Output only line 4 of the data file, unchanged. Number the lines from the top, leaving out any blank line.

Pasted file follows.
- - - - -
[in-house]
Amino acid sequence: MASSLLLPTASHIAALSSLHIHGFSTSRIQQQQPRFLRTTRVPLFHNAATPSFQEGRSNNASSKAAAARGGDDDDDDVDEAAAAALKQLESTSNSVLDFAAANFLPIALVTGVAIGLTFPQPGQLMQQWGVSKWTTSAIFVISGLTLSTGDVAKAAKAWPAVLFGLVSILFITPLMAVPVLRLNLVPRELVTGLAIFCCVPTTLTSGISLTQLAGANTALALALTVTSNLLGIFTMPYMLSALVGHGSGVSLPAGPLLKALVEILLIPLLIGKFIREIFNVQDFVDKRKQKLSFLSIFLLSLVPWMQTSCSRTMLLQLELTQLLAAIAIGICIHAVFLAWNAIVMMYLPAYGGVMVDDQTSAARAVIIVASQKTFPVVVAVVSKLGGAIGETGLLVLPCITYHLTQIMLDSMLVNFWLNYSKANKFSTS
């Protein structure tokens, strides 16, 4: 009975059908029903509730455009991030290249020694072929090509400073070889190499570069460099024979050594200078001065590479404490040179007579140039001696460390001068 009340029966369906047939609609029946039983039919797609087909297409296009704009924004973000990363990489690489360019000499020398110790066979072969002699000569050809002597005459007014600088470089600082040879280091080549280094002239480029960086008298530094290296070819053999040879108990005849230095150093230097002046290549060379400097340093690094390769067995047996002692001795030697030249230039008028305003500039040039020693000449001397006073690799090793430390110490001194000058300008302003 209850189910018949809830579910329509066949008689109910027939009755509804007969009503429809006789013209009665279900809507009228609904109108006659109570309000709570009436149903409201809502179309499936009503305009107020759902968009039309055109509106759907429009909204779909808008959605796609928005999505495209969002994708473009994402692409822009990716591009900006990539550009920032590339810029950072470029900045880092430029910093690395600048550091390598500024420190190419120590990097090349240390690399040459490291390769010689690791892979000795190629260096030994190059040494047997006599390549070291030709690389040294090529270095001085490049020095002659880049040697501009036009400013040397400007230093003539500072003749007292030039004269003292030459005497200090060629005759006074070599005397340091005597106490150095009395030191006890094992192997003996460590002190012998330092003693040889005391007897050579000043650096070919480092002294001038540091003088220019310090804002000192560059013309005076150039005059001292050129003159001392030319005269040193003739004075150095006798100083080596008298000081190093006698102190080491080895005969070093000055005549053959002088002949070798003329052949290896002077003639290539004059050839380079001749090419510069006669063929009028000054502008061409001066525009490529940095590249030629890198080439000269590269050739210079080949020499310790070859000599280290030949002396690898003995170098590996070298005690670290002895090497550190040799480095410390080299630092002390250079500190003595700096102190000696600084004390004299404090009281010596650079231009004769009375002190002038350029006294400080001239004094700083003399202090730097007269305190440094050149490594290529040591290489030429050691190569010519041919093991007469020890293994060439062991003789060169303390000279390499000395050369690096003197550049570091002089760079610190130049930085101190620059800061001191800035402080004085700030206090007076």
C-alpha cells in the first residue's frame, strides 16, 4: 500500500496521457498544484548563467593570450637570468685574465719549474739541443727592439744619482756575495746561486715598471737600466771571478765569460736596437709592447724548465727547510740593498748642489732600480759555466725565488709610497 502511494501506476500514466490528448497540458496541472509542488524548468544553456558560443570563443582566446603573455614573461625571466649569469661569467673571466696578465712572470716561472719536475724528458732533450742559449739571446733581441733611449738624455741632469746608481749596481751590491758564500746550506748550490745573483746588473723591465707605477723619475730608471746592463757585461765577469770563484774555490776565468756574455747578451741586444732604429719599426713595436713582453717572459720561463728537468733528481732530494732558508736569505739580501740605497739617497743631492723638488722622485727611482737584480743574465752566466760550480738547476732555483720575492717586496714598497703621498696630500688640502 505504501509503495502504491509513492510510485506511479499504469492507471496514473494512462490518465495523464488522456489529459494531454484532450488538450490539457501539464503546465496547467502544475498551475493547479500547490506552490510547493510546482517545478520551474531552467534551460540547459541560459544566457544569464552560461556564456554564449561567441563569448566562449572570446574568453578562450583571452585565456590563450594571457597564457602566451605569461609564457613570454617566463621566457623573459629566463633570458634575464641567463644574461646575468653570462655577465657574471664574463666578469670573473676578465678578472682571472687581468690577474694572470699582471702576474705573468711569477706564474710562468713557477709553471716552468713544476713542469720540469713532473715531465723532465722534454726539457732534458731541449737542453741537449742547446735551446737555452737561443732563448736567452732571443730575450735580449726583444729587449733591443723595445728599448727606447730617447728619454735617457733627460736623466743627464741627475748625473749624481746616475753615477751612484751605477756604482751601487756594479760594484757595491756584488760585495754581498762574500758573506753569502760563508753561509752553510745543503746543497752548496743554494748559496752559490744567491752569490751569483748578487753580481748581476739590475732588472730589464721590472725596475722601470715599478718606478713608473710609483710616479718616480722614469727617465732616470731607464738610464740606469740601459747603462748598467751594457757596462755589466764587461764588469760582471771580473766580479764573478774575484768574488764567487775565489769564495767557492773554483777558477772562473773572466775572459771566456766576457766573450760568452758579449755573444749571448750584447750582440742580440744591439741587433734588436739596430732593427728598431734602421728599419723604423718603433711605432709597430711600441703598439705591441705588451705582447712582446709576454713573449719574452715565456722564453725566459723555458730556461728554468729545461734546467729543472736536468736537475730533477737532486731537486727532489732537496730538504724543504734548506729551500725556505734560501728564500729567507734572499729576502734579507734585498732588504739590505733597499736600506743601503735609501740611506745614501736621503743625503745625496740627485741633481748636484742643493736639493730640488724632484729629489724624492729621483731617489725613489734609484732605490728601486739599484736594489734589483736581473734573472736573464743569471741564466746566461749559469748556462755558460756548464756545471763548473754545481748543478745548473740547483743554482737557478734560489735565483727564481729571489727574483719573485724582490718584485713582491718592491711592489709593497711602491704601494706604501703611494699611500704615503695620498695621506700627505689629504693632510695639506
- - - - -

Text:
C-alpha cells in the first residue's frame, strides 16, 4: 500500500496521457498544484548563467593570450637570468685574465719549474739541443727592439744619482756575495746561486715598471737600466771571478765569460736596437709592447724548465727547510740593498748642489732600480759555466725565488709610497 502511494501506476500514466490528448497540458496541472509542488524548468544553456558560443570563443582566446603573455614573461625571466649569469661569467673571466696578465712572470716561472719536475724528458732533450742559449739571446733581441733611449738624455741632469746608481749596481751590491758564500746550506748550490745573483746588473723591465707605477723619475730608471746592463757585461765577469770563484774555490776565468756574455747578451741586444732604429719599426713595436713582453717572459720561463728537468733528481732530494732558508736569505739580501740605497739617497743631492723638488722622485727611482737584480743574465752566466760550480738547476732555483720575492717586496714598497703621498696630500688640502 505504501509503495502504491509513492510510485506511479499504469492507471496514473494512462490518465495523464488522456489529459494531454484532450488538450490539457501539464503546465496547467502544475498551475493547479500547490506552490510547493510546482517545478520551474531552467534551460540547459541560459544566457544569464552560461556564456554564449561567441563569448566562449572570446574568453578562450583571452585565456590563450594571457597564457602566451605569461609564457613570454617566463621566457623573459629566463633570458634575464641567463644574461646575468653570462655577465657574471664574463666578469670573473676578465678578472682571472687581468690577474694572470699582471702576474705573468711569477706564474710562468713557477709553471716552468713544476713542469720540469713532473715531465723532465722534454726539457732534458731541449737542453741537449742547446735551446737555452737561443732563448736567452732571443730575450735580449726583444729587449733591443723595445728599448727606447730617447728619454735617457733627460736623466743627464741627475748625473749624481746616475753615477751612484751605477756604482751601487756594479760594484757595491756584488760585495754581498762574500758573506753569502760563508753561509752553510745543503746543497752548496743554494748559496752559490744567491752569490751569483748578487753580481748581476739590475732588472730589464721590472725596475722601470715599478718606478713608473710609483710616479718616480722614469727617465732616470731607464738610464740606469740601459747603462748598467751594457757596462755589466764587461764588469760582471771580473766580479764573478774575484768574488764567487775565489769564495767557492773554483777558477772562473773572466775572459771566456766576457766573450760568452758579449755573444749571448750584447750582440742580440744591439741587433734588436739596430732593427728598431734602421728599419723604423718603433711605432709597430711600441703598439705591441705588451705582447712582446709576454713573449719574452715565456722564453725566459723555458730556461728554468729545461734546467729543472736536468736537475730533477737532486731537486727532489732537496730538504724543504734548506729551500725556505734560501728564500729567507734572499729576502734579507734585498732588504739590505733597499736600506743601503735609501740611506745614501736621503743625503745625496740627485741633481748636484742643493736639493730640488724632484729629489724624492729621483731617489725613489734609484732605490728601486739599484736594489734589483736581473734573472736573464743569471741564466746566461749559469748556462755558460756548464756545471763548473754545481748543478745548473740547483743554482737557478734560489735565483727564481729571489727574483719573485724582490718584485713582491718592491711592489709593497711602491704601494706604501703611494699611500704615503695620498695621506700627505689629504693632510695639506